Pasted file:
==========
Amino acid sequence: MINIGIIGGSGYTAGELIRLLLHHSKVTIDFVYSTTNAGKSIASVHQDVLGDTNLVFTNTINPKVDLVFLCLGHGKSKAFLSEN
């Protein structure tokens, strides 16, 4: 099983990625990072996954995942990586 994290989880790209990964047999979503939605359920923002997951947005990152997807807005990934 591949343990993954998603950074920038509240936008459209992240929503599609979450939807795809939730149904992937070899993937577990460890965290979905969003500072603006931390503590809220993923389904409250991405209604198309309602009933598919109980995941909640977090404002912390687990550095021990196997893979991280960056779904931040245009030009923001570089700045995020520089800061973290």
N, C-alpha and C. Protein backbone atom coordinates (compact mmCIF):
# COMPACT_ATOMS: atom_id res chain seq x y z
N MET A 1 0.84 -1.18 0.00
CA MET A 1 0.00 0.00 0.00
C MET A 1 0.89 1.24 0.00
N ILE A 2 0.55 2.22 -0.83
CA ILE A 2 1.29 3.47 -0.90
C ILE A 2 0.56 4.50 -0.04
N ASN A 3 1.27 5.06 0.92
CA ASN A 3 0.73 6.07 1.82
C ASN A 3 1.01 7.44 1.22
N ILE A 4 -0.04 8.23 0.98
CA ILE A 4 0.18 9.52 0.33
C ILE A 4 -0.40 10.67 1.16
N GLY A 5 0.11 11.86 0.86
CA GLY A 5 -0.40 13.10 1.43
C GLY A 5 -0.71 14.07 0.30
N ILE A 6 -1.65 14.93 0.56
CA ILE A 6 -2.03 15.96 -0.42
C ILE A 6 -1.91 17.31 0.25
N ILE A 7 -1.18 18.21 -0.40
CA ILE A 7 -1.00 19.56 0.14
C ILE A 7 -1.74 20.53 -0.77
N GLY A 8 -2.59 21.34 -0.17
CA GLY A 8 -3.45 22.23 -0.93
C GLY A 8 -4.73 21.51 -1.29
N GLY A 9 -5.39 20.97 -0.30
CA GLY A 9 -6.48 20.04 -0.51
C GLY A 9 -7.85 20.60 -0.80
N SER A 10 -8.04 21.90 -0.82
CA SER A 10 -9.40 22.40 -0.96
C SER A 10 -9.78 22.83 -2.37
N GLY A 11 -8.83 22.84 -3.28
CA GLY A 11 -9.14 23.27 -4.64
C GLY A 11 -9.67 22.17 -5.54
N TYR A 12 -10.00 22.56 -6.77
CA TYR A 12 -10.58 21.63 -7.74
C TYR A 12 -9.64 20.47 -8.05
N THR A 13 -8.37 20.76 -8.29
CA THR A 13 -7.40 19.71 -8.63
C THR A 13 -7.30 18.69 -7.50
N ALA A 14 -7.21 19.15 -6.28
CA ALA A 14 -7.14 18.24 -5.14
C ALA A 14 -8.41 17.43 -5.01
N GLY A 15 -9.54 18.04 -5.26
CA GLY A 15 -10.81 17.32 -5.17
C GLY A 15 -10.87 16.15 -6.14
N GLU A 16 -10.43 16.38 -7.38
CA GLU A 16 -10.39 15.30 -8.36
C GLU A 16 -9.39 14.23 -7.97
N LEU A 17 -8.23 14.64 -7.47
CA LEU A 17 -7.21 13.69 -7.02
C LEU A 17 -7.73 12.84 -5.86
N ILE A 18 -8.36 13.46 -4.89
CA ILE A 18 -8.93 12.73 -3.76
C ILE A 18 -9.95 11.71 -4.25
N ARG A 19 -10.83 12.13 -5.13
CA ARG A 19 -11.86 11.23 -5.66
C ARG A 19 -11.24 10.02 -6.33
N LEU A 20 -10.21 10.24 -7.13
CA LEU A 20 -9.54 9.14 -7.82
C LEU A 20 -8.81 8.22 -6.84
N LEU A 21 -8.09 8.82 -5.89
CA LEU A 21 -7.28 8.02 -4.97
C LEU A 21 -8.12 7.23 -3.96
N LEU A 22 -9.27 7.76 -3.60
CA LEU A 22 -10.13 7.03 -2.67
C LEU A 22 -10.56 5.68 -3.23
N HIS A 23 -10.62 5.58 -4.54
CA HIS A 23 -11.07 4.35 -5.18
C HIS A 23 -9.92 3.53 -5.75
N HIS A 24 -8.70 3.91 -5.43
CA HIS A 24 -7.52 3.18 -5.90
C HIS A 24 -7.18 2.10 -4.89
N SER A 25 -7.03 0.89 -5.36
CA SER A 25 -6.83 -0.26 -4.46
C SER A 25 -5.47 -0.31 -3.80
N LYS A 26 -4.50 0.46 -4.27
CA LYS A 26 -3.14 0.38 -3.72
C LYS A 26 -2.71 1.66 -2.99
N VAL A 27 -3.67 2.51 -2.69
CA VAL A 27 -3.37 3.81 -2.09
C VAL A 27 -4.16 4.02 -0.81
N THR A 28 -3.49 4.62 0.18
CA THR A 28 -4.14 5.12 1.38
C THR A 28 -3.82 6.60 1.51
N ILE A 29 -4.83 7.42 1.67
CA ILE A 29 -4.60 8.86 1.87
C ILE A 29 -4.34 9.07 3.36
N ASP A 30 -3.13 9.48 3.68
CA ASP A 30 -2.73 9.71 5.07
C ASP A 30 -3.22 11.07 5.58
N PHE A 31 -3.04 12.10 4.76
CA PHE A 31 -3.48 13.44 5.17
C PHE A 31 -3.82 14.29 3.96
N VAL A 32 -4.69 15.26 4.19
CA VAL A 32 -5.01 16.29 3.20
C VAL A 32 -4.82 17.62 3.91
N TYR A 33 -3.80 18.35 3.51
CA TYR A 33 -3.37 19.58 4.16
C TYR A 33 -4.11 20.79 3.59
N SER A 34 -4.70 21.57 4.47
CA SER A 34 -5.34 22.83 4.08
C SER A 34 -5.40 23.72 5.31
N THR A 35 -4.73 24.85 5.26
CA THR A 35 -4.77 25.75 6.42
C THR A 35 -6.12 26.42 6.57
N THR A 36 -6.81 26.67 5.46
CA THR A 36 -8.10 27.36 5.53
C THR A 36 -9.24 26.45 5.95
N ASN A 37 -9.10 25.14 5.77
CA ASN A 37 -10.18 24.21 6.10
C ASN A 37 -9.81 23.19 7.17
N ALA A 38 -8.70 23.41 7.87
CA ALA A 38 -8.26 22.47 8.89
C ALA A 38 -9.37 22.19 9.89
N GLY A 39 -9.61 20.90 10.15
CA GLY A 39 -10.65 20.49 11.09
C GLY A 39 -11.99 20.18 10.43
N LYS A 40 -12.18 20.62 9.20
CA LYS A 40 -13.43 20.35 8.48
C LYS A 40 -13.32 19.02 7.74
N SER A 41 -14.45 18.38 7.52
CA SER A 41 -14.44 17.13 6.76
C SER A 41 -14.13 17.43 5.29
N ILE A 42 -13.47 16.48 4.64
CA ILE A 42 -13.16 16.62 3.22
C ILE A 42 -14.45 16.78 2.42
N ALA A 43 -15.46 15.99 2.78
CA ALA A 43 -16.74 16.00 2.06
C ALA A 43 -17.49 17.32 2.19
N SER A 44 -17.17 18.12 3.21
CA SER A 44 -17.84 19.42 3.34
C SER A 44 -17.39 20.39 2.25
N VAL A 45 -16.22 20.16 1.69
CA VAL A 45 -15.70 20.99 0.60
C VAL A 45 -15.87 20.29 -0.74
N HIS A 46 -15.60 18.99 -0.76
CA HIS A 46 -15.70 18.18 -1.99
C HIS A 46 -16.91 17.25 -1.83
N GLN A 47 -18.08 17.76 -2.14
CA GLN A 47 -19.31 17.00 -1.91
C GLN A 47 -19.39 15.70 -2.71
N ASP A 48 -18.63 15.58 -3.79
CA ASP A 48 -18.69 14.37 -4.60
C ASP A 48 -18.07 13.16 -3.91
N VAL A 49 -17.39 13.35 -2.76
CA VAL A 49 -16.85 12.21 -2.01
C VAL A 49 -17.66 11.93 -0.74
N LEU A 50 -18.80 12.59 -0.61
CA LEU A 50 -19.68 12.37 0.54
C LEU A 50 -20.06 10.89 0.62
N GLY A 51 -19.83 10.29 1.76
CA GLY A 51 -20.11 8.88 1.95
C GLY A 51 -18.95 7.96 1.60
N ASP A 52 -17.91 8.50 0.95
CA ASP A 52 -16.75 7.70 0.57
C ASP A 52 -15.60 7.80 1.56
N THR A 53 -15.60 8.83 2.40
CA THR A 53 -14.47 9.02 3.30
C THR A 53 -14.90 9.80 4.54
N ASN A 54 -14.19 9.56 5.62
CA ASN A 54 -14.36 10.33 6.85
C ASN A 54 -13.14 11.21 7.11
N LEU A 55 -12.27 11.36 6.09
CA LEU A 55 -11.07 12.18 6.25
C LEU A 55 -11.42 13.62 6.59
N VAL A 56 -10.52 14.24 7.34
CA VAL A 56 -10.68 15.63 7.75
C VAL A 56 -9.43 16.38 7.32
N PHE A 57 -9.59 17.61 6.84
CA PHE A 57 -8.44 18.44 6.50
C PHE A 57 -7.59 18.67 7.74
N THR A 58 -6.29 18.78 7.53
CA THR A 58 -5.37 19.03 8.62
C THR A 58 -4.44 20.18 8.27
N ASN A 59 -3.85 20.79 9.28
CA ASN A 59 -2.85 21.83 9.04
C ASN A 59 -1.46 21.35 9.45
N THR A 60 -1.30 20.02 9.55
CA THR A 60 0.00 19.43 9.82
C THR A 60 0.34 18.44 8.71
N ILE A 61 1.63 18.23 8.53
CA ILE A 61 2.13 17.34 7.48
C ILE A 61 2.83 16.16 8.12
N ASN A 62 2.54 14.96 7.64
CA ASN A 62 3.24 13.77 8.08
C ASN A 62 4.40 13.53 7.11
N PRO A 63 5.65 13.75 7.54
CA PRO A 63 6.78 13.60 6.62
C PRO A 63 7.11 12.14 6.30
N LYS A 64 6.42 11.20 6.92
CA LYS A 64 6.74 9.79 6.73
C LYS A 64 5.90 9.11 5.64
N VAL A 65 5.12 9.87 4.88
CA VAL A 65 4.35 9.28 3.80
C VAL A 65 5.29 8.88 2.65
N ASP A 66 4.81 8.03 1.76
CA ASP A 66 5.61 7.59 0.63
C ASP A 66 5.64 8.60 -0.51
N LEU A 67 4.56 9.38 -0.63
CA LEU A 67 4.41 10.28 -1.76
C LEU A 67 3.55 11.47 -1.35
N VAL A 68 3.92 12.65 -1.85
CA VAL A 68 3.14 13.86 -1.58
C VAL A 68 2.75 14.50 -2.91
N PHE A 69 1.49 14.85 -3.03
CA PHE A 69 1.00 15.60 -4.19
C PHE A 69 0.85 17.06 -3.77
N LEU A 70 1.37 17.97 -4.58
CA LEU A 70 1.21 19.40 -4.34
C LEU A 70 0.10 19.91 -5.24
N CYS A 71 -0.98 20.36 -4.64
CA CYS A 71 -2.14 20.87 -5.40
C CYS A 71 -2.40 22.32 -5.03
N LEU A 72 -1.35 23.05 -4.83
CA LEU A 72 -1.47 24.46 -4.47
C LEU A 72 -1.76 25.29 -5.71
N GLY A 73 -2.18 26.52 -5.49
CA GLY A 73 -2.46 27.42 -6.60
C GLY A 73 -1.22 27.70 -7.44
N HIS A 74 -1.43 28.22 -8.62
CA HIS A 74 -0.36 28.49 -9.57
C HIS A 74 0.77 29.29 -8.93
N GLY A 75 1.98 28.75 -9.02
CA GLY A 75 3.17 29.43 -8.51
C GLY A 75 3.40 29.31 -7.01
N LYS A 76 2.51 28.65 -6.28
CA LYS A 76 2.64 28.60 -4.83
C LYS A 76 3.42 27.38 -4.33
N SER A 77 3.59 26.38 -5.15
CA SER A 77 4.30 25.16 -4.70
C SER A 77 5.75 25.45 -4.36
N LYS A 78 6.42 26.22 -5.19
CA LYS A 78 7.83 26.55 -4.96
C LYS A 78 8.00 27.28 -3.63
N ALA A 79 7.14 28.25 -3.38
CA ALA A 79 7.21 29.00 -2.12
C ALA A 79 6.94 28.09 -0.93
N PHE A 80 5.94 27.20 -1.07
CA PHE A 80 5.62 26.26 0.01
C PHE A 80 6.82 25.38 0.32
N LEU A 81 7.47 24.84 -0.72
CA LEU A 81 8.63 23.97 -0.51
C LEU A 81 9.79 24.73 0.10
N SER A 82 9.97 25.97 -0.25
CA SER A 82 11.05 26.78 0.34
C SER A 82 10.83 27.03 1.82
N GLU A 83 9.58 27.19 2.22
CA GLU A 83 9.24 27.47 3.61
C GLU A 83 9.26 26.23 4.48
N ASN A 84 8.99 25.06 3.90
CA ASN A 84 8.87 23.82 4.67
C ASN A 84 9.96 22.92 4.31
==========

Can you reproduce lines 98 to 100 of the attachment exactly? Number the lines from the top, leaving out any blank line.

N VAL A 32 -4.69 15.26 4.19
CA VAL A 32 -5.01 16.29 3.20
C VAL A 32 -4.82 17.62 3.91